I ranted a bit about this at the meeting, trying to convince people that this was not a useful line of discussion.  For one, parent council isn't responsible for security, and we aren't the ones who can make the decisions.  For two, suddenly changing course on the basis of a frightening but totally unrelated event is terrible decision making.  Unfortunately I suspect I pissed people off but I doubt I changed a lot of minds.  If I was politically astute I probably would have insisted that somebody should do something about this, referred it to a committee, and quietly buried it in a month when everyone forgot about the original incident.

I am not interested in being political though, so I told everyone that kids are safer now than ever before, our current security measures are worse than useless, and the proposed increased measures would be more of the same.

This, I am sure, will not make me popular.

Sunday, June 12, 2016

Not good

I went to see the Warcraft movie.  It was not good.

On the other hand, I had a lot of fun.

This should surprise no one, really.  The movie was a CGI explosion, full of people riding gryphons and orcs and magic spells.  It was chock full of all kinds of references to Warcraft that I enjoyed greatly.  Also the reviews were absolutely awful.  All that adds up to a movie that hardcore Warcraft nerds like me will enjoy, and most normal people will find ridiculous.

It couldn't have been otherwise, really.  A movie trying to tell a story with a bazillion named characters that is way too long for normal movie length isn't going to work.  They could have told the whole story and had it feel rushed and ridiculous, and that would have angered the Warcraft nerds who actually wanted to see all the stuff.  Instead they chopped it down and only told a small chunk of the story, which left the ending feeling arbitrary and unfulfilling.

So if you are considering going to see the movie, consider this:

If you will mark out for people riding through Elwynn Forest and hearing this in the background

then you should probably go see Warcraft.

If you remember fighting Moroes in Karazhan, especially if you tried it with 3 Dwarves, 2 frost mages, and 2 paladins, (which kinda trivializes Moroes) then you should go see Warcraft.

If you are a normal person and don't know what the hell those last two sentences mean, you should probably give it a pass.  It is a badly written, nonsensical movie with really good CGI and epic scenes of magic and mayhem.  There are lots of movies out there these days that have all the CGI and far less of the awful.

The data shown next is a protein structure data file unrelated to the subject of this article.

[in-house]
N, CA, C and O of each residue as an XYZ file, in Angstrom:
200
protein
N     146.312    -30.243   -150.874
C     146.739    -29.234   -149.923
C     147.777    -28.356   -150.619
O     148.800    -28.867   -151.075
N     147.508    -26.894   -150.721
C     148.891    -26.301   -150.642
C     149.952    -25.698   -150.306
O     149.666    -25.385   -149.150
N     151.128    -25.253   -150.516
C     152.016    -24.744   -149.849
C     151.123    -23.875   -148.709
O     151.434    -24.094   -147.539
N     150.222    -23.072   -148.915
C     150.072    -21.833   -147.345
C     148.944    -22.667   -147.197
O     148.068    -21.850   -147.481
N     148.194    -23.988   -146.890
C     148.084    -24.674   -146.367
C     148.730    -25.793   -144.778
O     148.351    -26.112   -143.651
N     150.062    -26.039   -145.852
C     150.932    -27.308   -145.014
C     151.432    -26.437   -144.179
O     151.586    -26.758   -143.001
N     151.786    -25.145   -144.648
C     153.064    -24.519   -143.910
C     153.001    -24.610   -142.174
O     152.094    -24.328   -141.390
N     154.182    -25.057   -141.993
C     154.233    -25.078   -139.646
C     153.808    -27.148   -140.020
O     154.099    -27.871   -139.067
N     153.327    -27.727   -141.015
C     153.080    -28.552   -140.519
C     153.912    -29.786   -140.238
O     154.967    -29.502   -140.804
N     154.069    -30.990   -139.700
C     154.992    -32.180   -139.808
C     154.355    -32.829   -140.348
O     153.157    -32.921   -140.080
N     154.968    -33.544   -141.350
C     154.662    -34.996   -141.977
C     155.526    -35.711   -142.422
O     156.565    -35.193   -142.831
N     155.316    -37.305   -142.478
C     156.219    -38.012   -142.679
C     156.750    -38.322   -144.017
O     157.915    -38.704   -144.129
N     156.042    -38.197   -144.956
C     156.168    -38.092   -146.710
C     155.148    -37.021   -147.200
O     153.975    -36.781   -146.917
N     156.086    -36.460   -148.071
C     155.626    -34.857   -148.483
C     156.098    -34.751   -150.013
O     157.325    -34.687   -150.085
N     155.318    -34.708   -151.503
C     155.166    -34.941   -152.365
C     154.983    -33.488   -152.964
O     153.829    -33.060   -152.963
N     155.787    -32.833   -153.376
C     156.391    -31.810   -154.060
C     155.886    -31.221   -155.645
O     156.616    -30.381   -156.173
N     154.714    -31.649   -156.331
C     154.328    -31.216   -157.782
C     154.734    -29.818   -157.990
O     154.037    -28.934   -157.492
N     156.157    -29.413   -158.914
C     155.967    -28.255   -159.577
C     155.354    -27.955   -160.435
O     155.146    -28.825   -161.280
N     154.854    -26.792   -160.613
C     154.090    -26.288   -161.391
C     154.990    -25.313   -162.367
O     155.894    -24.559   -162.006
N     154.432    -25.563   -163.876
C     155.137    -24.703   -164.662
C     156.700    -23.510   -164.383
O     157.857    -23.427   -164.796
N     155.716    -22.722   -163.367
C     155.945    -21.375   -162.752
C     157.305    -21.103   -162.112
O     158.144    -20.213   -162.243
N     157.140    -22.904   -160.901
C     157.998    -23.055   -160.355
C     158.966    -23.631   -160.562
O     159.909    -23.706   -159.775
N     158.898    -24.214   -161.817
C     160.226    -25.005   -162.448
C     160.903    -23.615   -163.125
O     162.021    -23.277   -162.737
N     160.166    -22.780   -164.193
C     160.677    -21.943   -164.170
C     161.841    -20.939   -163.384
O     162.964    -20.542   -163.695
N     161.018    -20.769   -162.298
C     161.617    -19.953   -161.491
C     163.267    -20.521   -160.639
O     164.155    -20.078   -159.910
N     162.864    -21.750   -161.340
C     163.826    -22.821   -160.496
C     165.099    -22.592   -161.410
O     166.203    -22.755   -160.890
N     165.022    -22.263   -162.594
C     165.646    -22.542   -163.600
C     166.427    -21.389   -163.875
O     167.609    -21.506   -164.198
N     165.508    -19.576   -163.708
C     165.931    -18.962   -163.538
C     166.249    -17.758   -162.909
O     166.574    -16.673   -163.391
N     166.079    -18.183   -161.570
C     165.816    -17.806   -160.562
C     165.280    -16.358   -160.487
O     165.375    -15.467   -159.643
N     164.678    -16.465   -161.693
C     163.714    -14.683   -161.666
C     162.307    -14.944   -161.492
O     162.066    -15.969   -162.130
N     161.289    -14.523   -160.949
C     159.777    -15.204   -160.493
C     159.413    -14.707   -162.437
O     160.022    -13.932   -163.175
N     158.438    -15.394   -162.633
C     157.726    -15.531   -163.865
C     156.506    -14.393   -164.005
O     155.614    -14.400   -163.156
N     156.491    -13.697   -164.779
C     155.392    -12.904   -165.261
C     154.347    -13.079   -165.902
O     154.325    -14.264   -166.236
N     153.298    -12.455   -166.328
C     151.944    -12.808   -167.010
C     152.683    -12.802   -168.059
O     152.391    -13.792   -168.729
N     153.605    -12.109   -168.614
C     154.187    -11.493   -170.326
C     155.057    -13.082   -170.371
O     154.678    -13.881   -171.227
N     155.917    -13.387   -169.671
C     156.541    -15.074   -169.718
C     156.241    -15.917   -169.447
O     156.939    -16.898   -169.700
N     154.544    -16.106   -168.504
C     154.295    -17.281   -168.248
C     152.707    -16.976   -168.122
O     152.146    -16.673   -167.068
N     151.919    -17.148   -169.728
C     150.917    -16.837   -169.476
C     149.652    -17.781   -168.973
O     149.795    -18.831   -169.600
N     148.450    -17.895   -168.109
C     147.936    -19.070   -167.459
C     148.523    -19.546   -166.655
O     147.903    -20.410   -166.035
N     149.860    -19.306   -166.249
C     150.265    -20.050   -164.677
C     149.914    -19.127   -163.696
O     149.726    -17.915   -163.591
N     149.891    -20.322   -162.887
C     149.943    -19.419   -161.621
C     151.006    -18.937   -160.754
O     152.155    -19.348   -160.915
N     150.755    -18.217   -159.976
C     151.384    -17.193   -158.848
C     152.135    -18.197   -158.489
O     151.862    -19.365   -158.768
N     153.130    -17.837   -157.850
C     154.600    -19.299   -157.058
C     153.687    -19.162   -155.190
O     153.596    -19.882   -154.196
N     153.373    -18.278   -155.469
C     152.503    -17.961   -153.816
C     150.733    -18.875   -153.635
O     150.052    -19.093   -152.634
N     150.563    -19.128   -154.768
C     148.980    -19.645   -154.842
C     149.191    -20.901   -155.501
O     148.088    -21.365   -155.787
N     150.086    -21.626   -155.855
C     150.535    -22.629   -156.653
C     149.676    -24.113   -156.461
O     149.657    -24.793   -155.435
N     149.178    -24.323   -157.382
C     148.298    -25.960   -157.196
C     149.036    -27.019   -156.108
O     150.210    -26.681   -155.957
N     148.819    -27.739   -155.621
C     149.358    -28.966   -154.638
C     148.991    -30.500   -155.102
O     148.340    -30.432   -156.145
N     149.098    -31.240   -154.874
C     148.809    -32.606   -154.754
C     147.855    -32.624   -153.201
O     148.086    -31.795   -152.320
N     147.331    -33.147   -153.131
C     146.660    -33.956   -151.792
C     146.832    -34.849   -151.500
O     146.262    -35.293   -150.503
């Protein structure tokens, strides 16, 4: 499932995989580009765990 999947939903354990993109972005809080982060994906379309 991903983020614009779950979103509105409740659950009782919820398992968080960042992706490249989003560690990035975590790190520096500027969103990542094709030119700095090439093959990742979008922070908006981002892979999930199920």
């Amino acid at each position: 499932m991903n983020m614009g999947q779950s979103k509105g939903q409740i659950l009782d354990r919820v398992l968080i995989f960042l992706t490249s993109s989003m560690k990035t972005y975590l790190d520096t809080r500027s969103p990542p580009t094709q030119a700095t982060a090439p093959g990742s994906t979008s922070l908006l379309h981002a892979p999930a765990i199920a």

Also, as a side note that probably deserves it own post, can somebody tell directors of movies that not everyone in a fantasy movie needs to be a white guy?  I get that they are working from established lore, but come on.  This isn't feudal England, we are talking about a world with fireballs and murlocs and fel magic.  Add a bit more diversity to the movie, even if it does drive some of the grognards to frenzies of anger.  The future will thank you.

Monday, June 6, 2016

In all of us command

O Canada is due for a change.  Thankfully the government is considering a bill that will change O Canada to something a little more inclusive by getting rid of the 'all our sons' wording in favour of something that actually references all the residents of the country.  It is only a partial measure though, as the song still contains an explicit reference to God and I would greatly appreciate that getting the axe at the same time.  There are many religions in Canada, and plenty of people who are not religious, so overt calls to one specific deity isn't appropriate.

Sadly the population isn't quite as behind this change as I am.  People don't like it (check the comments), and they object in predictable ways.  The one that really frustrates me is a standard fallacy and it goes something like this:  The world has serious problems, so we shouldn't try and fix this problem.

It is true that Canada has economic difficulties.  It is true that we have a longstanding set of issues surrounding natives that need work.  It is true that we need the government to end the war on drugs and decriminalize sex work all all kinds of other things.

But none of that means that we should ignore small problems with easy fixes.  This isn't going to take up enormous amounts of government resources.  It won't cost a lot of money.  It will be a simple bill to change a simple thing in a song.  The cost of making this change is tiny, but it will send an important message:  The government of Canada believes in treating women as equal to men.  That is a message worth sending.